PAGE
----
the sea-barley (hordeum maritimum), sulphur-wort (pucedanum officinale), and loose sedge (carex distans), in salt marshes; the sea-plantain (plantago maritima),among rocks on the sea-coast; and slenderleaved buffonia buffonia tenuifolia), and the tassel pond-weed (ruppia maritima), in salt water ditches. To these may be added, the common alkanet (anchusa officinalis), the narrow-leaved pepperwort (lepidum ruderale), and the Roman nettle (urtica pilulifera), in sea wastes; the black saltwort (glaux maritima), on muddy shores; the seachickweed (arenaria peploides), and the common sea-rocket (bunias cakile), on sandy shores; and the perfoliate cabbage (brassica orientalis) among maritime rocks. .

The trees, particularly the laurels and evergreens, now make their second or midsummer shoots, the younger and lighter shades of which form a variety and contrast to the darker and yellow colours of the first shoots.

The innumerable species of insects that are called into life by the heat in this month, afford a never, failing source of amusement and instruction to the admirer of Nature's minutest works. Many of these are only discoverable by the microscope', and are eminently worthy of our observation.

JULY, THIS word is derived from the Latin, Julius, the surname of C. Cæsar, the dictator, who was born in it. Mark Anthony first gave to this month the name of July, which was before called Quintilis, as being the fifth month in the year, in the old Roman calendar established by Romulus..

'For a variety of pleasing experiments with the microscope, we refer to our last volume, pp. 156, 103. See also Mr. Samouelle's Entomologist's Useful Compendium, pp. 323-307, for much curious information on the subject.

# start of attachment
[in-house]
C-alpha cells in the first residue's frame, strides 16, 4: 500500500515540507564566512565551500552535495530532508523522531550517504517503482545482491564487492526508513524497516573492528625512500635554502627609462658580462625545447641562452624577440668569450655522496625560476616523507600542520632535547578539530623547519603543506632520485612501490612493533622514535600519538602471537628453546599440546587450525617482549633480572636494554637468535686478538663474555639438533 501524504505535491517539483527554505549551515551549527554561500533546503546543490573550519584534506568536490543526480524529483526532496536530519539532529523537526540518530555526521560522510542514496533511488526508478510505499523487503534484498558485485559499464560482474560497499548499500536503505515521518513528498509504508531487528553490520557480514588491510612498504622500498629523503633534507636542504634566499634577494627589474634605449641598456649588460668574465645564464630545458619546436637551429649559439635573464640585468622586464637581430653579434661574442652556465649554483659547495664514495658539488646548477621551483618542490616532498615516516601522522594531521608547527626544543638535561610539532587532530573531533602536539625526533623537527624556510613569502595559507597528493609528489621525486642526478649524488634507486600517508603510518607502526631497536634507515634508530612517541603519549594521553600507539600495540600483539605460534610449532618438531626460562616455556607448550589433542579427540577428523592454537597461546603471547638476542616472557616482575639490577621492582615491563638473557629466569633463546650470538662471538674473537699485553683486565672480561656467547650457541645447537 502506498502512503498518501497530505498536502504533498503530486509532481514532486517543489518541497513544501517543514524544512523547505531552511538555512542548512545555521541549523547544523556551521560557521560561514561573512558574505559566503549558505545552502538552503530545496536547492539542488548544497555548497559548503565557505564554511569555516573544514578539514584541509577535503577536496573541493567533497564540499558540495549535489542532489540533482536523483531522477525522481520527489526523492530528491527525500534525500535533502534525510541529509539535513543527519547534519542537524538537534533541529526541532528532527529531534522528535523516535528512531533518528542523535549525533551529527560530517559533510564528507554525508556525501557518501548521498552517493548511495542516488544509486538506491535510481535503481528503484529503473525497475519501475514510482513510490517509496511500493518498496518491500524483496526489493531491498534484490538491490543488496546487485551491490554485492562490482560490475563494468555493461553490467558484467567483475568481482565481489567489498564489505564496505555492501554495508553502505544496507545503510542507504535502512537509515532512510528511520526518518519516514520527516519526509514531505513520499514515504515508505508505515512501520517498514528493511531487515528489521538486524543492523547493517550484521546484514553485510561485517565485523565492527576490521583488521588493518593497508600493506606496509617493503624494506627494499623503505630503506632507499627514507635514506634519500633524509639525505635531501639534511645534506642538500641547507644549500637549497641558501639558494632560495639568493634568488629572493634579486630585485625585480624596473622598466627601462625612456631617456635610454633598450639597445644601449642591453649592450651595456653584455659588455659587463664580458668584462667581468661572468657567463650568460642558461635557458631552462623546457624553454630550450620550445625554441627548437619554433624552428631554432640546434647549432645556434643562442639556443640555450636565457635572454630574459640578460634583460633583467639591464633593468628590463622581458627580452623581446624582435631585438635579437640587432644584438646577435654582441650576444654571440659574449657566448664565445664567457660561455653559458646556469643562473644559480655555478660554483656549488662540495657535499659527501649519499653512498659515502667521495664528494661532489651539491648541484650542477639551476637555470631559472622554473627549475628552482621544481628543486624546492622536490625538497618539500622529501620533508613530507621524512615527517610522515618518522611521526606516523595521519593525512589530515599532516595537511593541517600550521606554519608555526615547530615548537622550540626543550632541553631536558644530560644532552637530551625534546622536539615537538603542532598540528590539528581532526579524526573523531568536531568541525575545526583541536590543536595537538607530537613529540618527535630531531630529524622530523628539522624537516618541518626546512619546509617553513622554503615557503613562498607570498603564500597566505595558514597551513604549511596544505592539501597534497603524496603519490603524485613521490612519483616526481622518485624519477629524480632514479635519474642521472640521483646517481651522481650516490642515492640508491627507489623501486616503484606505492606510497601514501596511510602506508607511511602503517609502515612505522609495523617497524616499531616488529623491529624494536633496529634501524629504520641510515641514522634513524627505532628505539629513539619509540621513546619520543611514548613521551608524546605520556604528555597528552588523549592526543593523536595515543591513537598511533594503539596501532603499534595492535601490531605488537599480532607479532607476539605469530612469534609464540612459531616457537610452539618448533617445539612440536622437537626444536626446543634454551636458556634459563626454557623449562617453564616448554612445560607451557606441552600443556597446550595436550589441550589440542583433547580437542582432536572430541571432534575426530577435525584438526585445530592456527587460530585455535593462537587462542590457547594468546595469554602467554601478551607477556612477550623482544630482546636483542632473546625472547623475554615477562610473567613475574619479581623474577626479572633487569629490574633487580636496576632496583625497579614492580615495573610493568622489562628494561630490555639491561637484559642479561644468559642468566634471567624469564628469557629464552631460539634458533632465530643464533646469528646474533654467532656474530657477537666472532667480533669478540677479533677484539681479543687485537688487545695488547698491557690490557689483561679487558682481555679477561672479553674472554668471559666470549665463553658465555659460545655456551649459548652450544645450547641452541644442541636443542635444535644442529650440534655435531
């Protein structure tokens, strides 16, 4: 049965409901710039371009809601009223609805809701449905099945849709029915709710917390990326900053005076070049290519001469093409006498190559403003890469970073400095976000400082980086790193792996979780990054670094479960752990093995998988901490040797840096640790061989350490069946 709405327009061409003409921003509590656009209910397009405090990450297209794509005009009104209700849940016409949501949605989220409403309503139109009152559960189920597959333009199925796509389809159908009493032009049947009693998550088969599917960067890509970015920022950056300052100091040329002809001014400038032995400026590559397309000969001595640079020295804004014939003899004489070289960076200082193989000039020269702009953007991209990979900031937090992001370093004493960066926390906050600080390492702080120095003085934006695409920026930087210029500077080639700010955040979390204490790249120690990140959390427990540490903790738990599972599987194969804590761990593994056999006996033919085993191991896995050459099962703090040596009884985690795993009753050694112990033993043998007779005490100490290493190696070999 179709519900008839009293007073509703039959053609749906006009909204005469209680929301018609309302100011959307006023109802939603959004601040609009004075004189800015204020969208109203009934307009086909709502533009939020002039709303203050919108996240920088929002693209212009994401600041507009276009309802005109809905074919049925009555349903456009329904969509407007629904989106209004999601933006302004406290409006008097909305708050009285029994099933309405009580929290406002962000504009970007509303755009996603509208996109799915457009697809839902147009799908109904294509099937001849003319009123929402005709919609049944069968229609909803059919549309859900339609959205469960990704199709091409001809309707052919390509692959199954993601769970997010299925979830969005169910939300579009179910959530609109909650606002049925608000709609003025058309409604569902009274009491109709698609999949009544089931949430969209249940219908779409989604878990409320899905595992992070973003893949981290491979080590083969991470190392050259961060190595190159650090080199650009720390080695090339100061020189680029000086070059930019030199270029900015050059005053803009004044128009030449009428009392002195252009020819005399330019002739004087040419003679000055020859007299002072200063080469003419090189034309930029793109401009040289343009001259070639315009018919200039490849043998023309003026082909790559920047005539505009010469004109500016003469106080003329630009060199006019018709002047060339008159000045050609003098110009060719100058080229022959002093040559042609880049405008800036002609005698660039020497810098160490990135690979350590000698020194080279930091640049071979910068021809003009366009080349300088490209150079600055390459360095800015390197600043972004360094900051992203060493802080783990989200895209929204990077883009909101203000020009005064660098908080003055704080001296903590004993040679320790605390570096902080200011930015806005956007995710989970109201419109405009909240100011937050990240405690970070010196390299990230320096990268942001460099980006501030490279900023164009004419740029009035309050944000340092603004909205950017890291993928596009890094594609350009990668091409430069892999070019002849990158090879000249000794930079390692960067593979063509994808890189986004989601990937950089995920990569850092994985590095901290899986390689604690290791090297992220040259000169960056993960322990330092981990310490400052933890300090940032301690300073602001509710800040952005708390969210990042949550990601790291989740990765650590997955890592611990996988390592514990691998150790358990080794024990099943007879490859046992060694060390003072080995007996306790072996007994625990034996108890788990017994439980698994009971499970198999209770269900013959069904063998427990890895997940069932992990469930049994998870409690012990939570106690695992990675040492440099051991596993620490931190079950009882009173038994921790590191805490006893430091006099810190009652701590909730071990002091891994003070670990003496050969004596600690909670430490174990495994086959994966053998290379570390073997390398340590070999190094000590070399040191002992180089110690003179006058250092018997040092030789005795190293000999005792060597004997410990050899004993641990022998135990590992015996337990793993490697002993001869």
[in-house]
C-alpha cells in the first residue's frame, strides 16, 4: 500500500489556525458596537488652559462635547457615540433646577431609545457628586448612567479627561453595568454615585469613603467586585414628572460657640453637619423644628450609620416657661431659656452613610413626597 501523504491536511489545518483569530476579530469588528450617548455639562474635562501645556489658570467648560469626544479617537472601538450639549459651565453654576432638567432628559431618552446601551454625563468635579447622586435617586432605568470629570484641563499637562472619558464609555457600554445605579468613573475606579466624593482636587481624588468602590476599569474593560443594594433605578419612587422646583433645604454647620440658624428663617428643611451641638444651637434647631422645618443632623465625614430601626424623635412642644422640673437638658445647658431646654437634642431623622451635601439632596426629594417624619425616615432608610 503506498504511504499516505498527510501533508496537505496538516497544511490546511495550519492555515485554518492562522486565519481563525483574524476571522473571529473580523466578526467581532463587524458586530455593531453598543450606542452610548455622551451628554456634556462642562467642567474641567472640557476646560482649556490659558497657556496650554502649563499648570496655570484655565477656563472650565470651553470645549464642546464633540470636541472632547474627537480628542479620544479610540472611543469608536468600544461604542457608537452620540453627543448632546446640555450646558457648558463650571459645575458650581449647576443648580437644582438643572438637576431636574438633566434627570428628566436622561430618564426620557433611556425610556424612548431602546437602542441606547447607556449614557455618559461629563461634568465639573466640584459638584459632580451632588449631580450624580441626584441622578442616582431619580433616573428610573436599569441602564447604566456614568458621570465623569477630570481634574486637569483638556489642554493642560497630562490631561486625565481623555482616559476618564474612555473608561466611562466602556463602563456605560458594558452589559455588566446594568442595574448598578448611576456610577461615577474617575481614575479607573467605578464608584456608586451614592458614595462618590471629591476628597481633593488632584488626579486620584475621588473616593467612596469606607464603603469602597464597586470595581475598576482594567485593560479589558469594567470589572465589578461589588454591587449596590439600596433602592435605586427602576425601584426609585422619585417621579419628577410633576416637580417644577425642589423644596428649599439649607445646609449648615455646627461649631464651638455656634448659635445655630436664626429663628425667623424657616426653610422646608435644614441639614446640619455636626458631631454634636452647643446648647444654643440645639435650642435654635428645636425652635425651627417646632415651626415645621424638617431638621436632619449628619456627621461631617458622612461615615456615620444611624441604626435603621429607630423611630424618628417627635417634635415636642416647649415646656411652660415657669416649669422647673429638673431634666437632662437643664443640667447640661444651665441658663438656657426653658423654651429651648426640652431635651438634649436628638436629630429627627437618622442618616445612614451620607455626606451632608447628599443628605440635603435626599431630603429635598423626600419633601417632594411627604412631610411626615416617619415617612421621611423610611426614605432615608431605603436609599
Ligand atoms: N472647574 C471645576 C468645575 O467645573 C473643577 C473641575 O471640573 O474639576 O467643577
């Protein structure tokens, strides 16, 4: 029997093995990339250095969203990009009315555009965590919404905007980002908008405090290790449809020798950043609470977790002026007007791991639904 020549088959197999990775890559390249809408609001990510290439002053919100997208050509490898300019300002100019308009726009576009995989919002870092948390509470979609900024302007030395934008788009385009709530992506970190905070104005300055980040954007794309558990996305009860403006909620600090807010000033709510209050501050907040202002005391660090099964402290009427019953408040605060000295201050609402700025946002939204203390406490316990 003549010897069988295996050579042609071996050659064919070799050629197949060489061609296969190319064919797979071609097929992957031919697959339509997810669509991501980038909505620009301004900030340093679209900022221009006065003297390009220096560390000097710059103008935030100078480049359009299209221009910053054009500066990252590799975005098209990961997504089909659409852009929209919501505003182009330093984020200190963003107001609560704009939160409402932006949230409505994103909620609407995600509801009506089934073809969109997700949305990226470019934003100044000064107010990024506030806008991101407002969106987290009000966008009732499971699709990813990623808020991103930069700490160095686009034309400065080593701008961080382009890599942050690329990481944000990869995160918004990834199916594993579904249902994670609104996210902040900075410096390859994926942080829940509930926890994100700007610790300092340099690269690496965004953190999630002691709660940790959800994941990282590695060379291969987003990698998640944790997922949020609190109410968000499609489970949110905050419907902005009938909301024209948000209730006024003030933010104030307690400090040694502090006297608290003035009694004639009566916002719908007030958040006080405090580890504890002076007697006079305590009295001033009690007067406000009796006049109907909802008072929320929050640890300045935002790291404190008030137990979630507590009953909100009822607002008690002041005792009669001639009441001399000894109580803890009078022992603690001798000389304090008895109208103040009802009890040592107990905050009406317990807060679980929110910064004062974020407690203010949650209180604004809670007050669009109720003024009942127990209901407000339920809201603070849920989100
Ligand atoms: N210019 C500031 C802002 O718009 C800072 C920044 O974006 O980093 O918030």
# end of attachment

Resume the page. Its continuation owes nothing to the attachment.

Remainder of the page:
Bemarkable Days

In JULY 1820. 2.- VISITATION OF THE BLESSED VIRGIN MARY. · This festival was first instituted by Pope Urban VI, in commemoration of that remarkable journey which the Mother of our Lord took into the mountains of Judæa, in order to visit the mother of St. John the Baptist.

3.-DOG-DAYS BEGIN. These are a certain number of days before and after the heliacal rising of Canicula, or the dog-star, in the morning. The dog-days in our modern Almanacks occupy the time from July 3d to August 11th; the name being applied now, as it was formerly, to the hottest time of the year.

4.-TRANSLATION OF SAINT MARTIN. This day was appointed to commemorate the removal or translation of St. Martin's body from one tomb to another much more noble and magnificent; an honour conferred upon the deceased saint by Perpetuus, one of his successors in the see of Tours. His festival is celebrated on the 11th of November, which see.

7.-THOMAS A BECKET. This haughty prelate was born in London, in the year 1119, and was the son of Gilbert, a merchant, and Matilda, a Saracen lady, who is said to have fallen in love with him when he was a prisoner to her father in Jerusalem. Thomas received the first part. of his education at Merton Abbey in Surrey, whence he went to Oxford, and afterwards studied at Paris. In 1159, he made a campaign with King Henry to Toulouse, having in his own pay 1200 horse, besides a retinue of 700 knights or gentlemen. For further particulars respecting Becket we refer to T. T. for 1814, pp. 166-172, and T. T. for 1815, p. 220.